Did you think I forgot about the blog? Didya? I haven’t! Generally I prefer to post finished projects, and for the last few months we have been in the final stages of a few big ones that have been months or even years in the making. So although there was a lull, be prepared for a few big ol’ posts in the coming months!
Remember this post from about a year ago? Well, we finally finished enough of the kitchen to put up the backsplash that these tiles were intended for! And of course once we were ready, the filler tiles we got were on back order, so here we are many moons later, finally finishing the backsplash.
In the beginning, there was HardieBacker. This is a type of cement board that you use instead of drywall in areas that are going to frequently get wet (like bathrooms and kitchens). We just had the HardieBacker up for a while, so I was really happy to be rid of the purple wall.
This is how the “filler” tiles came in. They are natural slate, and they arrived unfinished, so we had to glaze them ourselves. Slate is very porous and needs a coating to be waterproof and stain resistant. This was actually really easy – you just sponge on the glaze and let it dry. Repeat as needed. We were very adamant about using natural stone, in keeping with the “honesty in craftsmanship” theme of the Arts and Crafts movement. If something looks like something, that’s what it is. No faux. That means natural tiles, with all their benefits and their quirks.
This is a photo of halfway through the glazing process. Glazing slate is so cool – it looks like what happens when you take a dry stone and run it under water. Suddenly all the colors and variations come out like magic. This part was fun!
To be sure that everything looked right, we laid out the design ahead of time on our dining room floor. We left it there for two days and for a while whenever one of us walked by, we’d shift something or move a tile around, searching for the perfect “random” look. The Celtic know tiles that Dan made were designed as the centerpiece, with the rest of the ceramic art tiles meant to be randomly interspersed among the slate tiles.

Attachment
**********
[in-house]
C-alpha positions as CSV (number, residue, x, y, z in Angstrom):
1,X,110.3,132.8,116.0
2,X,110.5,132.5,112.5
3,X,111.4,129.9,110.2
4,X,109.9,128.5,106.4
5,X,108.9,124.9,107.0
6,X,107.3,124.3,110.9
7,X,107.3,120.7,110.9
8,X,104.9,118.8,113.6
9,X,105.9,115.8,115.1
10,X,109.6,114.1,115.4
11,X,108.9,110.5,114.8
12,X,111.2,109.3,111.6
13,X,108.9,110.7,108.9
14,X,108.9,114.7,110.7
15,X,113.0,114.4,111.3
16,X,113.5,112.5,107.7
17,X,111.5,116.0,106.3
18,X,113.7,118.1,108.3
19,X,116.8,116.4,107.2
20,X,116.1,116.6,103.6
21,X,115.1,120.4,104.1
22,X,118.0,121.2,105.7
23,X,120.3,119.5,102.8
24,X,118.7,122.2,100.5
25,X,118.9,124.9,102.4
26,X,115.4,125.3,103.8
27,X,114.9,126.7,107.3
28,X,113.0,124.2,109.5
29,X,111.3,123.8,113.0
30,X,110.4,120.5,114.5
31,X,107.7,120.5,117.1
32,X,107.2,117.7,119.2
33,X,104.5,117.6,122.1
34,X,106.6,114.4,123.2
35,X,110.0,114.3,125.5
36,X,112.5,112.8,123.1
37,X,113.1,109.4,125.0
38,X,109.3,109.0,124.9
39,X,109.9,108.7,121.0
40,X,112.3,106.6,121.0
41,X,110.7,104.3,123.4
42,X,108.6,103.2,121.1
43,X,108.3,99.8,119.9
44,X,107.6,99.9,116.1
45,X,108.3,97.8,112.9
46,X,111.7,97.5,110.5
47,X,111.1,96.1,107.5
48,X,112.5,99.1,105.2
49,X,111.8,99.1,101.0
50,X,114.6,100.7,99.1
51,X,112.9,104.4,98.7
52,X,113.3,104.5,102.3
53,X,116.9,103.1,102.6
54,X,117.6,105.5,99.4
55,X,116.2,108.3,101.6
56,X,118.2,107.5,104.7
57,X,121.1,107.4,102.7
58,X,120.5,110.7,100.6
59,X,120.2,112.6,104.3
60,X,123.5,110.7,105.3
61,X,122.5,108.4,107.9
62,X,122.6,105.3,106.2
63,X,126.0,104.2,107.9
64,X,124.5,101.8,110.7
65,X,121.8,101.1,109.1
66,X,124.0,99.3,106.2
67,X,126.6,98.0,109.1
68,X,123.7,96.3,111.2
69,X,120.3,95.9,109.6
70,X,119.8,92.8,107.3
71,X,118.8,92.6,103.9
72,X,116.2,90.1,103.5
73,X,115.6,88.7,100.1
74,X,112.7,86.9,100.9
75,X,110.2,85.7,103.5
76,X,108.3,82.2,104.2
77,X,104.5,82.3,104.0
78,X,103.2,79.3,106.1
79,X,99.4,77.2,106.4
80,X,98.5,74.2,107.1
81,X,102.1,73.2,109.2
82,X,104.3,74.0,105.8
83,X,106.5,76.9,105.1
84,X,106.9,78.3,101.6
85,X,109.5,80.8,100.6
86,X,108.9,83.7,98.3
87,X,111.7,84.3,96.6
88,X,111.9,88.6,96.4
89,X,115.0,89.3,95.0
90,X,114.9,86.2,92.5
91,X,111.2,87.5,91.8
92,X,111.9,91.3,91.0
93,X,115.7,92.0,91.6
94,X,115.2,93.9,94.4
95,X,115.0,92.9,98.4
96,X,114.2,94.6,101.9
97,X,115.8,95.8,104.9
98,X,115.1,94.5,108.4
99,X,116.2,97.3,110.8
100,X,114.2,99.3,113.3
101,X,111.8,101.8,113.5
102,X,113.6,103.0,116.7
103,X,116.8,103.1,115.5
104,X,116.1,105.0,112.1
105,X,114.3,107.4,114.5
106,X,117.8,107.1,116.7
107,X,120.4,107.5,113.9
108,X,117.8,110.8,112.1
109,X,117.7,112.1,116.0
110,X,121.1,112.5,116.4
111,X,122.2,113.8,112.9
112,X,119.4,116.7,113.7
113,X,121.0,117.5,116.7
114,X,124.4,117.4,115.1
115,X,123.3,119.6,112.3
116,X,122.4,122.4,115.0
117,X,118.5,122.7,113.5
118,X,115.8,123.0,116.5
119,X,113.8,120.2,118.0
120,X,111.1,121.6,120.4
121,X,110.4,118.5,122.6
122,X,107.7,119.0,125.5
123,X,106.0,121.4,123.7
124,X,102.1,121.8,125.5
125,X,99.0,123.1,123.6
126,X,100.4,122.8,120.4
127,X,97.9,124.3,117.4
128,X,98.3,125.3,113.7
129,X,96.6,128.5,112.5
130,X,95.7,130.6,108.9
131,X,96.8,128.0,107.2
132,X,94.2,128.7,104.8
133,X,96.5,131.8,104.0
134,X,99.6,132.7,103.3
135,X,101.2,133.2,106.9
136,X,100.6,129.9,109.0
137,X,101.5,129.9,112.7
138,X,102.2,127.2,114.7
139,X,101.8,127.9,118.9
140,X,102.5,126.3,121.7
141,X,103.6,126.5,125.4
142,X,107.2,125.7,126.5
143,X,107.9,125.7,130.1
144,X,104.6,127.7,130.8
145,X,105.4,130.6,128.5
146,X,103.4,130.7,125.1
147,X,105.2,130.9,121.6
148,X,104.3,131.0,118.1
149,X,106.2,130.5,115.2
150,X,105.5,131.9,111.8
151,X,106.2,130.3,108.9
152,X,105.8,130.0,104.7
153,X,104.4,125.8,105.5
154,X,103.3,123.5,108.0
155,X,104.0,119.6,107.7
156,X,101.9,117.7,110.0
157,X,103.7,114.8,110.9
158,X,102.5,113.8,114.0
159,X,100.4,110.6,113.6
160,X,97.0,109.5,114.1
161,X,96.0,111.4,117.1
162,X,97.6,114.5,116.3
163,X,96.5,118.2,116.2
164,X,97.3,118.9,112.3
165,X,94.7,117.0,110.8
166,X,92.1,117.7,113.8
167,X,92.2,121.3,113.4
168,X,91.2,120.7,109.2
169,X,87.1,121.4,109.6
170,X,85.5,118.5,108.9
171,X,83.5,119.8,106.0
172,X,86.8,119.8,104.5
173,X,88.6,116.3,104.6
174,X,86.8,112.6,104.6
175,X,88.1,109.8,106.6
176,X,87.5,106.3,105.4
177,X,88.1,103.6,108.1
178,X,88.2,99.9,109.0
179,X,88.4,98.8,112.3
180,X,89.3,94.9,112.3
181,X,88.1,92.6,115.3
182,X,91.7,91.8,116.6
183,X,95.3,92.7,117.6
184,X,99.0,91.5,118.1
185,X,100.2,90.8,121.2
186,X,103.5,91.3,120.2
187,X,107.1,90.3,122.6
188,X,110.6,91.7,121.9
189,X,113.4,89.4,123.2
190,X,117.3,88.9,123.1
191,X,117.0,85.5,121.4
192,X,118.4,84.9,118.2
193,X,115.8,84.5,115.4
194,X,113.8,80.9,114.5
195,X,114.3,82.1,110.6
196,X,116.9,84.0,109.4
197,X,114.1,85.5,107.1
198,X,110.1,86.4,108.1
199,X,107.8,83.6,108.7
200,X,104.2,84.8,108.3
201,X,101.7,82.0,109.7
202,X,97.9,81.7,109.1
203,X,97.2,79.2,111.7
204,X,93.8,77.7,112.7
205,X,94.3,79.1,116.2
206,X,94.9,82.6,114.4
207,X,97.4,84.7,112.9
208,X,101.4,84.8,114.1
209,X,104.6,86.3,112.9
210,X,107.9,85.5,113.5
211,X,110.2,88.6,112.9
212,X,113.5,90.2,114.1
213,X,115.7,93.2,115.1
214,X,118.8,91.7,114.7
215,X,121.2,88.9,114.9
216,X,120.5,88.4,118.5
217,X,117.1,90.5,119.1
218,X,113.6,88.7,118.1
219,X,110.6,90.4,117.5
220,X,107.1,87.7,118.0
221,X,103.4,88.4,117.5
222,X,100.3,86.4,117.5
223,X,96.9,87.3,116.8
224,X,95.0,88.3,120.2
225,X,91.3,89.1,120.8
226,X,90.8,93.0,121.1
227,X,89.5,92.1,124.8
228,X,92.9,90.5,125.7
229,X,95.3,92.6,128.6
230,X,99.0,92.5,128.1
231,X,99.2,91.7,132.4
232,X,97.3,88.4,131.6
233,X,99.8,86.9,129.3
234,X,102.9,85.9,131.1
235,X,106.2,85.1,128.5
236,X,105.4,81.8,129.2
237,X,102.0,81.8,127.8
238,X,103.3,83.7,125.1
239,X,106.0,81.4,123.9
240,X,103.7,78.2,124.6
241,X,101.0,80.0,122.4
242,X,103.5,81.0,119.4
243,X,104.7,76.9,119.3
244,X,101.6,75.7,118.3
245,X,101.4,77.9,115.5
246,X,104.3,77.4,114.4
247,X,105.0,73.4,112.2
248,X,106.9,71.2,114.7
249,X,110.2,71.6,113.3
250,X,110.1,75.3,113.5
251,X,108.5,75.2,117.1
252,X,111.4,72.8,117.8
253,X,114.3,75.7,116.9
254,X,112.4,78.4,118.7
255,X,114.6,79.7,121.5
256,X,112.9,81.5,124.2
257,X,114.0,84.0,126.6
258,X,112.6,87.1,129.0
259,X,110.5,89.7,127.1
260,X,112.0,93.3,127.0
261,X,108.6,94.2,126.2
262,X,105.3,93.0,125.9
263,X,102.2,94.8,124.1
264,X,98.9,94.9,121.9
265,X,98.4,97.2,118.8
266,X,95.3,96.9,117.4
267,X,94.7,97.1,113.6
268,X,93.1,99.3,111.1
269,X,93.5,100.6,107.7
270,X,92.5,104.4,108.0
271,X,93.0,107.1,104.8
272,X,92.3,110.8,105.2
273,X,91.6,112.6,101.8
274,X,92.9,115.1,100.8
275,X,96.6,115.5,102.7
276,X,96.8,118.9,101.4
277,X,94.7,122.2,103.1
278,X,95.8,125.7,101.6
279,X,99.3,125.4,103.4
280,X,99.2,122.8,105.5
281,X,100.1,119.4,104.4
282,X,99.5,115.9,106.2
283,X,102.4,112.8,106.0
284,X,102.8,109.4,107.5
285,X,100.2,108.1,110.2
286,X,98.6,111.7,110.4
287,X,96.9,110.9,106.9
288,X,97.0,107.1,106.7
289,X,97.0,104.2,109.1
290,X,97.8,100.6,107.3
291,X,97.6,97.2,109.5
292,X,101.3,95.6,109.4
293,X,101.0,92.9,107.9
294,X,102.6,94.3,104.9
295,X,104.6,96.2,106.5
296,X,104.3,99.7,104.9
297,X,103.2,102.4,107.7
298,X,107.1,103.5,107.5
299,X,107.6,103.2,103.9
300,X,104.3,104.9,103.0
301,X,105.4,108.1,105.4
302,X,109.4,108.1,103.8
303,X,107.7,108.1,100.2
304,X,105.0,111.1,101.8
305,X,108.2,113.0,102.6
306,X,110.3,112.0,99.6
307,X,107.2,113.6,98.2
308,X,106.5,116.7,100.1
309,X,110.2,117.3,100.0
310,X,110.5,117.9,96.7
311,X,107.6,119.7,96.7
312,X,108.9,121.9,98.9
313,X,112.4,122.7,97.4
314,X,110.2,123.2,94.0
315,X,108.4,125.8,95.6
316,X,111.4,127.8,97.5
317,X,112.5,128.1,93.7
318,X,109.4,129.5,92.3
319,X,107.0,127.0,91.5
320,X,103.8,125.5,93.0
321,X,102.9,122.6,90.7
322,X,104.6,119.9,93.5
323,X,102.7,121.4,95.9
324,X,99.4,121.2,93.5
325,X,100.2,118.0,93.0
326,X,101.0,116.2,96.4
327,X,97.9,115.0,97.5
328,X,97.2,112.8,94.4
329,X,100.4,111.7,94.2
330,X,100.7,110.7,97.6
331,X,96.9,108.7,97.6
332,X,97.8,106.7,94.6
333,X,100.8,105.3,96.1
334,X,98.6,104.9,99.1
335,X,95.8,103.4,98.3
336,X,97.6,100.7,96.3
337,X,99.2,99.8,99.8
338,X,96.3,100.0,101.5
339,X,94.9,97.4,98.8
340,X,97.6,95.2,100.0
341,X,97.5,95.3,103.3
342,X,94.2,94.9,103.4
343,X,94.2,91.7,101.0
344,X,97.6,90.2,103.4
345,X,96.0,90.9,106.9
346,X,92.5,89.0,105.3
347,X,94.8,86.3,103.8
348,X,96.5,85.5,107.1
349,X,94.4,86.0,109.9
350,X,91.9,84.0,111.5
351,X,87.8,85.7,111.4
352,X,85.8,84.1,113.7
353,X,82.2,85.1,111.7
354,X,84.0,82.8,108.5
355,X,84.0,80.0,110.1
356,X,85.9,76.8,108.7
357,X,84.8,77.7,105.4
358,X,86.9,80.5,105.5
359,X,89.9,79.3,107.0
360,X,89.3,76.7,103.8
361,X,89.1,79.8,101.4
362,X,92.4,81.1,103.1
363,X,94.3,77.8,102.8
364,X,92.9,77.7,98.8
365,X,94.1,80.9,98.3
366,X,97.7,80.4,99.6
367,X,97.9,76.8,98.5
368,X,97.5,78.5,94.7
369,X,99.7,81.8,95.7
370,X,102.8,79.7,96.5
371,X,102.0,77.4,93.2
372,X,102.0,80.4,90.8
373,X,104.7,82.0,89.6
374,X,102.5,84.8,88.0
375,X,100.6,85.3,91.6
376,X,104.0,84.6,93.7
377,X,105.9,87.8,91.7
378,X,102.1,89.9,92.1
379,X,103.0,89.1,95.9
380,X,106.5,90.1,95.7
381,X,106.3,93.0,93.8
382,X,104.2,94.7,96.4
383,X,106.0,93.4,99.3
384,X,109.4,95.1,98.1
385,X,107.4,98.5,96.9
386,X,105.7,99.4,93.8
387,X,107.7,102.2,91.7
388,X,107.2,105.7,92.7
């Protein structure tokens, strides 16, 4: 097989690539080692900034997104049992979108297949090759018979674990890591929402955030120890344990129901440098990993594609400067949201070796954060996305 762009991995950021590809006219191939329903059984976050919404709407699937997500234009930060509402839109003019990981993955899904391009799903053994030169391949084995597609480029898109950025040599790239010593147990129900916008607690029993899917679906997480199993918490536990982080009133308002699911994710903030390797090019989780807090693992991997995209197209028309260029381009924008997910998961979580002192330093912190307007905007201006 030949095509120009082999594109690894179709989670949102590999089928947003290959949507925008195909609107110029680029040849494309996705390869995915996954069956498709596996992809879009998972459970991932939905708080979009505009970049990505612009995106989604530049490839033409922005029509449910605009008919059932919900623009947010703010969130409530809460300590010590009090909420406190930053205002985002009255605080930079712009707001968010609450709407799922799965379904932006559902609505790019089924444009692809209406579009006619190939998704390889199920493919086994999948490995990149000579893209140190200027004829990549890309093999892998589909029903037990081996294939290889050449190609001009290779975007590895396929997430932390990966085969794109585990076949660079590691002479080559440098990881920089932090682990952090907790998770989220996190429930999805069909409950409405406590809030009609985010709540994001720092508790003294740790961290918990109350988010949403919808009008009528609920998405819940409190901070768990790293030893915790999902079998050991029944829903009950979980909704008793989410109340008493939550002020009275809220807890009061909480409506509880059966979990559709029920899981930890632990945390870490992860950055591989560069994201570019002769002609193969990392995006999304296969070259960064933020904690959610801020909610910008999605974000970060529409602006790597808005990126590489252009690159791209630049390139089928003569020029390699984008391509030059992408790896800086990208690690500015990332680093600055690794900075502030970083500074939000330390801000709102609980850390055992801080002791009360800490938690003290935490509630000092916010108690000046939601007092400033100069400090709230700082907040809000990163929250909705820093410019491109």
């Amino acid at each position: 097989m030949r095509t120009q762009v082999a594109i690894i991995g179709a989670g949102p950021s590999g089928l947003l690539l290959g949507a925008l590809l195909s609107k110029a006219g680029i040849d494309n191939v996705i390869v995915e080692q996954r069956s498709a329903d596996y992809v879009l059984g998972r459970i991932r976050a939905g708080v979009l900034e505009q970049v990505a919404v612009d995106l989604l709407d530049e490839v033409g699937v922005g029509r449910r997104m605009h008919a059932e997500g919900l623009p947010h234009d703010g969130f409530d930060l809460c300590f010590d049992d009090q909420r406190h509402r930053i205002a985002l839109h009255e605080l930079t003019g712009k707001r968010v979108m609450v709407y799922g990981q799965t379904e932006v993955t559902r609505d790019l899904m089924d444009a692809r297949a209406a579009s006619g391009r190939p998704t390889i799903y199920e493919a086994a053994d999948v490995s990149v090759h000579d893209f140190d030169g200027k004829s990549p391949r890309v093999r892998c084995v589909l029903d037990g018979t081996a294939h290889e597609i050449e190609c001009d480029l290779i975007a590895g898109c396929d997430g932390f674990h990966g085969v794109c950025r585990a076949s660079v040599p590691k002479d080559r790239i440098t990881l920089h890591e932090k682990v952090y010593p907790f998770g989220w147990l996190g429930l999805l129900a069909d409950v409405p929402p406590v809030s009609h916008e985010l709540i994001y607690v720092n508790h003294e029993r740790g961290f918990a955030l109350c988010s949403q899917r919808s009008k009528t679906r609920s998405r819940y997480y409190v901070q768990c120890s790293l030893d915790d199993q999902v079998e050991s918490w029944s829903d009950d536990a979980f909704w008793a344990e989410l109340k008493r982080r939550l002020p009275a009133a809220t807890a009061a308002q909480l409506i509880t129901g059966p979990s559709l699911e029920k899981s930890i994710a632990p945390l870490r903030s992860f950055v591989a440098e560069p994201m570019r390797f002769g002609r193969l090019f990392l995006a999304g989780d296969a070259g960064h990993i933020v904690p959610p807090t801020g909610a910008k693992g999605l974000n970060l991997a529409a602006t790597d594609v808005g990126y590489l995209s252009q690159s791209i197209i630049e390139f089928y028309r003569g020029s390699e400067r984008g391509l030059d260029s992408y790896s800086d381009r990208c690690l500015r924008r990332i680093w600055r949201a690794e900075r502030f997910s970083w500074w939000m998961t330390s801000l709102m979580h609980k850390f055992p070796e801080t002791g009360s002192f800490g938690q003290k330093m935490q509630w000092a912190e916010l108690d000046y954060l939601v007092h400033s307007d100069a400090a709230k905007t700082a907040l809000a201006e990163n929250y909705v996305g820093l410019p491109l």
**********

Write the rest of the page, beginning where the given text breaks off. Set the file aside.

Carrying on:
After we were done fussing, we covered the counters and the faucets and went to work! Since slate tiles are heavy and irregular, due to the nature of it being a natural product, we used a thick layer of mortar to put them up. Having a deep layer of mortar allowed us to push tiles all the way in or lightly press them on depending on how thick they were. This allowed us to get a (more) uniform surface out of the very un-uniform tiles.We also used spacers in most spots, however some tiles were too wide for them so we just had to wing it! There was a lot of on-the-fly decision making during this process.
For the tough spots like this around cabinets, we applied mortar directly to the back of the tile rather than to the backing board. At the end we also needed to use a wet saw to cut smaller pieces to fit around the edging areas.
After cleaning up the mortar, we applied grout (non sanded, due to the small gaps in this design) as per the normal package directions. And after much, much cleaning of the grout that was stuck in all the tiles’ crevices, we were done! This is the final product.
This is close up of the finished central tile design. There are two very little things we need to do yet (caulk the space between the tiles and the counter top and put a coat of glaze over the grout) but largely, we are finished with this project. This was one of the biggest efforts that took well over two years of off-and-on work, but we really love how it came out! It was well worth the time and love that went into it.
PS – the art tiles are all designed to be specific and meaningful to our state, Pennsylvania, and to us as a family. If you’re interested, this is a list of all the tile designs and ‘Easter eggs’ in the back splash:
Central Art Tiles: The larger central tiles were based on the look of the Book of Kells. The upper center tile features a Celtic-inspired deer and a rendition of our dog Loki on the right side. The middle of this tile also has a small keystone (a shout-out to PA’s logo) with a ruffed grouse (the state bird) in flight underneath it.
Cicada: Native to PA, this insect also is a symbol of good luck in Provence, France, where I studied abroad. The style is based on the southern French “cigale” or cicada design style.
Squirrel: Native to PA, and also personal to us since we used to have a pet flying squirrel.
Ruffed Grouse: The state bird.
Hemlock: PA’s state tree.
Penngrit Crownvetch: Our state flower.
Dragonfly: Based on a Celtic knot design style, also native to PA.
Firefly: A common insect which appears when ‘summer is here’ in our area.
Rabbit: Also done in a Book of Kells inspired style, and common to our region.
Trillium: This flower is common in Arts and Crafts motifs, and is also an endangered native species. I wanted to preserve its beauty and I feel it is an important plant to pay attention to since it is an at-risk species.
Forget-Me-Not: My favorite local wildflower!
Crow: There is only one crow tile since is is the only art tile we purchased. We bought it from the Roycroft, a crafter’s guild which helped to found the American Arts and Crafts movement and is still around today. It’s located in upstate NY, and we like to visit annually.